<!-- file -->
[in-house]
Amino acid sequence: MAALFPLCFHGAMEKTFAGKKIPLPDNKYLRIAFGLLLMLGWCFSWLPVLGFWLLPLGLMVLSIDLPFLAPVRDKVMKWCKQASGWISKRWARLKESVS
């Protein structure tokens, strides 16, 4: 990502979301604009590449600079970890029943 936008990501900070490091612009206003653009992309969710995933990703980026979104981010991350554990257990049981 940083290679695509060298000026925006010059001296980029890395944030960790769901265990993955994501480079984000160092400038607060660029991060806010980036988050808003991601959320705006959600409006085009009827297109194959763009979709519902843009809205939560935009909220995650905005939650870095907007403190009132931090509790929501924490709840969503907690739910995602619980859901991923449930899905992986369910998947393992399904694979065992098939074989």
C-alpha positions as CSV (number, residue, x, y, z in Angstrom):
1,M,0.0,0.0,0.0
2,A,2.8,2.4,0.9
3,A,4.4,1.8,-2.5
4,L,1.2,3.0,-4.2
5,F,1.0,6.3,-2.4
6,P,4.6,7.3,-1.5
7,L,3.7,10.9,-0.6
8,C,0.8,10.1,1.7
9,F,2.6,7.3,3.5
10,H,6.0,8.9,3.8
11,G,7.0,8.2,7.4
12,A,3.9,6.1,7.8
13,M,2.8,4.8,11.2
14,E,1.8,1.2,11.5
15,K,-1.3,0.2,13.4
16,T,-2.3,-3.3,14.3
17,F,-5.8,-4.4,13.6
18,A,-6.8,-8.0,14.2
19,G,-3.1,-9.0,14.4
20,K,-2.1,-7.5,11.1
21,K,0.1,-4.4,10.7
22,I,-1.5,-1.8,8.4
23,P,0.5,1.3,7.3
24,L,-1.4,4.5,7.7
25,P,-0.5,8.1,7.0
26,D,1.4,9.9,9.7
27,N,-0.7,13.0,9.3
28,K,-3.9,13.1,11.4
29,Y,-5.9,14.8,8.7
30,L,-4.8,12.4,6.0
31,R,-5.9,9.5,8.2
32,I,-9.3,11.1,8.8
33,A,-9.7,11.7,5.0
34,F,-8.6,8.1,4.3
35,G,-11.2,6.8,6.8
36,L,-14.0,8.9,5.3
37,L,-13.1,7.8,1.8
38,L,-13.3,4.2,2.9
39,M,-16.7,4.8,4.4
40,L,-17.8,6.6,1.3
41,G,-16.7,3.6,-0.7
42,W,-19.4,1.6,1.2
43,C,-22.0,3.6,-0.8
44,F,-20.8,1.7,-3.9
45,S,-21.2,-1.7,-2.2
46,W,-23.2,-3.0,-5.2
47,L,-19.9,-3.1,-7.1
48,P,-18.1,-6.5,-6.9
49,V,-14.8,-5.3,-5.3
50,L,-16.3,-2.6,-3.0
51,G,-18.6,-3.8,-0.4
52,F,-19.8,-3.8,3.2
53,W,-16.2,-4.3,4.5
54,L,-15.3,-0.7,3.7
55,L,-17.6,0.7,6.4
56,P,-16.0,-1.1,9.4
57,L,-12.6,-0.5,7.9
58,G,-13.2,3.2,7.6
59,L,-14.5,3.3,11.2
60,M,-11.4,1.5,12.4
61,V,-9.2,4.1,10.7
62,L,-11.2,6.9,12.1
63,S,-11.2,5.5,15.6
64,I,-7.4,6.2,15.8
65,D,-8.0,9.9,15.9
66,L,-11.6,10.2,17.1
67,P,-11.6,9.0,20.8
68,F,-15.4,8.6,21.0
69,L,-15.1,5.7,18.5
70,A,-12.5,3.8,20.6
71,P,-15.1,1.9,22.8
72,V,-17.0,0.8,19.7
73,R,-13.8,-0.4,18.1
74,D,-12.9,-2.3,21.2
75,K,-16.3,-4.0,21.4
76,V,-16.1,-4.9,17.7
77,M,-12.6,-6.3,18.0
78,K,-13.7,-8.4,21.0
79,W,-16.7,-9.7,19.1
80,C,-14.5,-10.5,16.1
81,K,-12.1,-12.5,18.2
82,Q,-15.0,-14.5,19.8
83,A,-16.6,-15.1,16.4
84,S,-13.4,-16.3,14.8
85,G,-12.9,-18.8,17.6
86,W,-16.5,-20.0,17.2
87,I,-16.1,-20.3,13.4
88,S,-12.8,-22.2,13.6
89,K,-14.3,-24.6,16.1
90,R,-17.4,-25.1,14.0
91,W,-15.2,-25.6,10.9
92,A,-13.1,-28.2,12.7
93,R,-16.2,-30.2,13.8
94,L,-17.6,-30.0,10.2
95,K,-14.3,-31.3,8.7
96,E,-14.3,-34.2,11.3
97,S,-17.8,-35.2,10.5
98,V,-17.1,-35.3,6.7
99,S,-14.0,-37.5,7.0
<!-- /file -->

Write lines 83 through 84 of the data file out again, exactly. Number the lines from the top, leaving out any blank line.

79,W,-16.7,-9.7,19.1
80,C,-14.5,-10.5,16.1